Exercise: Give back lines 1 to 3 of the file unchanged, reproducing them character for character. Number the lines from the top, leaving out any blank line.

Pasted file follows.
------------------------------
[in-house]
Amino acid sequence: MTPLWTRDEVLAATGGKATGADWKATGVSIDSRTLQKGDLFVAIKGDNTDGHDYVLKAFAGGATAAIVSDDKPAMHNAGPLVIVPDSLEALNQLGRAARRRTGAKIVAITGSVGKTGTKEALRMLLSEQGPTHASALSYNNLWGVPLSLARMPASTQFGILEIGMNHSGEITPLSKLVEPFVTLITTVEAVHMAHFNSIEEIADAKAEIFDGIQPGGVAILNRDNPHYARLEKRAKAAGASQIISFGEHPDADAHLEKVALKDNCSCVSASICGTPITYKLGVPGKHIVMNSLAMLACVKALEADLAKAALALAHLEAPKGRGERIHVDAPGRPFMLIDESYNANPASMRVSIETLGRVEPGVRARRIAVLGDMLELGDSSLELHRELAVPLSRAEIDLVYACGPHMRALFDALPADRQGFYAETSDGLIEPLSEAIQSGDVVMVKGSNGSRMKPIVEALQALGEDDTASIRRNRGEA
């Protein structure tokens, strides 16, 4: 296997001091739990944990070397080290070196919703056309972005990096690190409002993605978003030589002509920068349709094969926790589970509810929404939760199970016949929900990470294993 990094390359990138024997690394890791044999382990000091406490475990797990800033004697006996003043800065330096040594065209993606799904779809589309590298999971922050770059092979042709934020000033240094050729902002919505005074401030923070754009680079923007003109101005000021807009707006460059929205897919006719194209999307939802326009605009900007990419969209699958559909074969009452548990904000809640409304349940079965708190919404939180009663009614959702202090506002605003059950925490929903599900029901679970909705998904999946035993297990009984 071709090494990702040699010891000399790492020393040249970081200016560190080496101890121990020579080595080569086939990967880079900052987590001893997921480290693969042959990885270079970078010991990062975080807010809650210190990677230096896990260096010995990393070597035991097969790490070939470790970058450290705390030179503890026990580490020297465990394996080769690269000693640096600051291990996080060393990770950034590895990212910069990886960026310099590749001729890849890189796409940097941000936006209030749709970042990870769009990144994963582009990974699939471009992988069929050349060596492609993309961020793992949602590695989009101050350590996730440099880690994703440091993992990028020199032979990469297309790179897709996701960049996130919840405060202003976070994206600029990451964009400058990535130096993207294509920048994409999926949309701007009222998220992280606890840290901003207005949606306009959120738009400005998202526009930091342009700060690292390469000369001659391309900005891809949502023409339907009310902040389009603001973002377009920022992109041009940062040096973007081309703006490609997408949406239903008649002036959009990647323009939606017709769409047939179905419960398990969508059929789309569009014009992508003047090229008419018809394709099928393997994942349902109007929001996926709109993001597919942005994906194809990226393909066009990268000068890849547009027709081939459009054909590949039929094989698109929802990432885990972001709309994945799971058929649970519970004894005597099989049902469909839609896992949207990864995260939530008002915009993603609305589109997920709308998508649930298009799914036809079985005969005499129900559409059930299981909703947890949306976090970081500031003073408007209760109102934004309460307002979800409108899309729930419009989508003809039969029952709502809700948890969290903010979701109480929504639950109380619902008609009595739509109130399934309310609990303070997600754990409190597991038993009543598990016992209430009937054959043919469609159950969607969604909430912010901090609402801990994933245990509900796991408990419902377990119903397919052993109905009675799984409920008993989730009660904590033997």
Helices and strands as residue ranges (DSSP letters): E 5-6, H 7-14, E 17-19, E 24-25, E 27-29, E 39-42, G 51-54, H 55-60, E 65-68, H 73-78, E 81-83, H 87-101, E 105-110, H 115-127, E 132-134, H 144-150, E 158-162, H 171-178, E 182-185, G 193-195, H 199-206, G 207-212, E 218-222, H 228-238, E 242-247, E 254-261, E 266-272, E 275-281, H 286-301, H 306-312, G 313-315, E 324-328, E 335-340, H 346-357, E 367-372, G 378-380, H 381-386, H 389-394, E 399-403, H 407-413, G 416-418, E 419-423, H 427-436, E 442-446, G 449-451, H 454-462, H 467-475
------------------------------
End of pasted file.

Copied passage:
[in-house]
Amino acid sequence: MTPLWTRDEVLAATGGKATGADWKATGVSIDSRTLQKGDLFVAIKGDNTDGHDYVLKAFAGGATAAIVSDDKPAMHNAGPLVIVPDSLEALNQLGRAARRRTGAKIVAITGSVGKTGTKEALRMLLSEQGPTHASALSYNNLWGVPLSLARMPASTQFGILEIGMNHSGEITPLSKLVEPFVTLITTVEAVHMAHFNSIEEIADAKAEIFDGIQPGGVAILNRDNPHYARLEKRAKAAGASQIISFGEHPDADAHLEKVALKDNCSCVSASICGTPITYKLGVPGKHIVMNSLAMLACVKALEADLAKAALALAHLEAPKGRGERIHVDAPGRPFMLIDESYNANPASMRVSIETLGRVEPGVRARRIAVLGDMLELGDSSLELHRELAVPLSRAEIDLVYACGPHMRALFDALPADRQGFYAETSDGLIEPLSEAIQSGDVVMVKGSNGSRMKPIVEALQALGEDDTASIRRNRGEA
């Protein structure tokens, strides 16, 4: 296997001091739990944990070397080290070196919703056309972005990096690190409002993605978003030589002509920068349709094969926790589970509810929404939760199970016949929900990470294993 990094390359990138024997690394890791044999382990000091406490475990797990800033004697006996003043800065330096040594065209993606799904779809589309590298999971922050770059092979042709934020000033240094050729902002919505005074401030923070754009680079923007003109101005000021807009707006460059929205897919006719194209999307939802326009605009900007990419969209699958559909074969009452548990904000809640409304349940079965708190919404939180009663009614959702202090506002605003059950925490929903599900029901679970909705998904999946035993297990009984 071709090494990702040699010891000399790492020393040249970081200016560190080496101890121990020579080595080569086939990967880079900052987590001893997921480290693969042959990885270079970078010991990062975080807010809650210190990677230096896990260096010995990393070597035991097969790490070939470790970058450290705390030179503890026990580490020297465990394996080769690269000693640096600051291990996080060393990770950034590895990212910069990886960026310099590749001729890849890189796409940097941000936006209030749709970042990870769009990144994963582009990974699939471009992988069929050349060596492609993309961020793992949602590695989009101050350590996730440099880690994703440091993992990028020199032979990469297309790179897709996701960049996130919840405060202003976070994206600029990451964009400058990535130096993207294509920048994409999926949309701007009222998220992280606890840290901003207005949606306009959120738009400005998202526009930091342009700060690292390469000369001659391309900005891809949502023409339907009310902040389009603001973002377009920022992109041009940062040096973007081309703006490609997408949406239903008649002036959009990647323009939606017709769409047939179905419960398990969508059929789309569009014009992508003047090229008419018809394709099928393997994942349902109007929001996926709109993001597919942005994906194809990226393909066009990268000068890849547009027709081939459009054909590949039929094989698109929802990432885990972001709309994945799971058929649970519970004894005597099989049902469909839609896992949207990864995260939530008002915009993603609305589109997920709308998508649930298009799914036809079985005969005499129900559409059930299981909703947890949306976090970081500031003073408007209760109102934004309460307002979800409108899309729930419009989508003809039969029952709502809700948890969290903010979701109480929504639950109380619902008609009595739509109130399934309310609990303070997600754990409190597991038993009543598990016992209430009937054959043919469609159950969607969604909430912010901090609402801990994933245990509900796991408990419902377990119903397919052993109905009675799984409920008993989730009660904590033997």